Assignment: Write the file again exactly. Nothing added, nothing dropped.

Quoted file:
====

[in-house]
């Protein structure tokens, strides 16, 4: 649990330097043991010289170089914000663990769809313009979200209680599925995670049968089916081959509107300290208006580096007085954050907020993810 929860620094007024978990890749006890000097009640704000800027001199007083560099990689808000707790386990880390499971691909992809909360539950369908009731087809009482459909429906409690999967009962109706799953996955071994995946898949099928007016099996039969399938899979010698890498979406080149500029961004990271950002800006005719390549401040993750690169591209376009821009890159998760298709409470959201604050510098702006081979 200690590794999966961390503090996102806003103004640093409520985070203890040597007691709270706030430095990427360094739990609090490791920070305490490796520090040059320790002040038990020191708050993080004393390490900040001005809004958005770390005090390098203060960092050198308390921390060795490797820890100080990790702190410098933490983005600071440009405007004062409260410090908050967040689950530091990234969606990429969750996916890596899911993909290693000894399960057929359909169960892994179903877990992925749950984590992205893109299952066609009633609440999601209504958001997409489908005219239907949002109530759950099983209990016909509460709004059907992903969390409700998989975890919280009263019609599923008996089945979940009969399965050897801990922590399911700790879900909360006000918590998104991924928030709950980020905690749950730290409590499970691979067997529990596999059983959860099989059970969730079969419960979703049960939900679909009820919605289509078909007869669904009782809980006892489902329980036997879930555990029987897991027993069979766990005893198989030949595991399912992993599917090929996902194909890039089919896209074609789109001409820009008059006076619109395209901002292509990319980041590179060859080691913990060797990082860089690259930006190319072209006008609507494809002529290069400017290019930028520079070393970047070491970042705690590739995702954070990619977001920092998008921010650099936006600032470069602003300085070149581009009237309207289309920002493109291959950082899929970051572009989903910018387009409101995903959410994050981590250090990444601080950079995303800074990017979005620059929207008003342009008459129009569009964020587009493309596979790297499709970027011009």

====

[in-house]
């Protein structure tokens, strides 16, 4: 649990330097043991010289170089914000663990769809313009979200209680599925995670049968089916081959509107300290208006580096007085954050907020993810 929860620094007024978990890749006890000097009640704000800027001199007083560099990689808000707790386990880390499971691909992809909360539950369908009731087809009482459909429906409690999967009962109706799953996955071994995946898949099928007016099996039969399938899979010698890498979406080149500029961004990271950002800006005719390549401040993750690169591209376009821009890159998760298709409470959201604050510098702006081979 200690590794999966961390503090996102806003103004640093409520985070203890040597007691709270706030430095990427360094739990609090490791920070305490490796520090040059320790002040038990020191708050993080004393390490900040001005809004958005770390005090390098203060960092050198308390921390060795490797820890100080990790702190410098933490983005600071440009405007004062409260410090908050967040689950530091990234969606990429969750996916890596899911993909290693000894399960057929359909169960892994179903877990992925749950984590992205893109299952066609009633609440999601209504958001997409489908005219239907949002109530759950099983209990016909509460709004059907992903969390409700998989975890919280009263019609599923008996089945979940009969399965050897801990922590399911700790879900909360006000918590998104991924928030709950980020905690749950730290409590499970691979067997529990596999059983959860099989059970969730079969419960979703049960939900679909009820919605289509078909007869669904009782809980006892489902329980036997879930555990029987897991027993069979766990005893198989030949595991399912992993599917090929996902194909890039089919896209074609789109001409820009008059006076619109395209901002292509990319980041590179060859080691913990060797990082860089690259930006190319072209006008609507494809002529290069400017290019930028520079070393970047070491970042705690590739995702954070990619977001920092998008921010650099936006600032470069602003300085070149581009009237309207289309920002493109291959950082899929970051572009989903910018387009409101995903959410994050981590250090990444601080950079995303800074990017979005620059929207008003342009008459129009569009964020587009493309596979790297499709970027011009």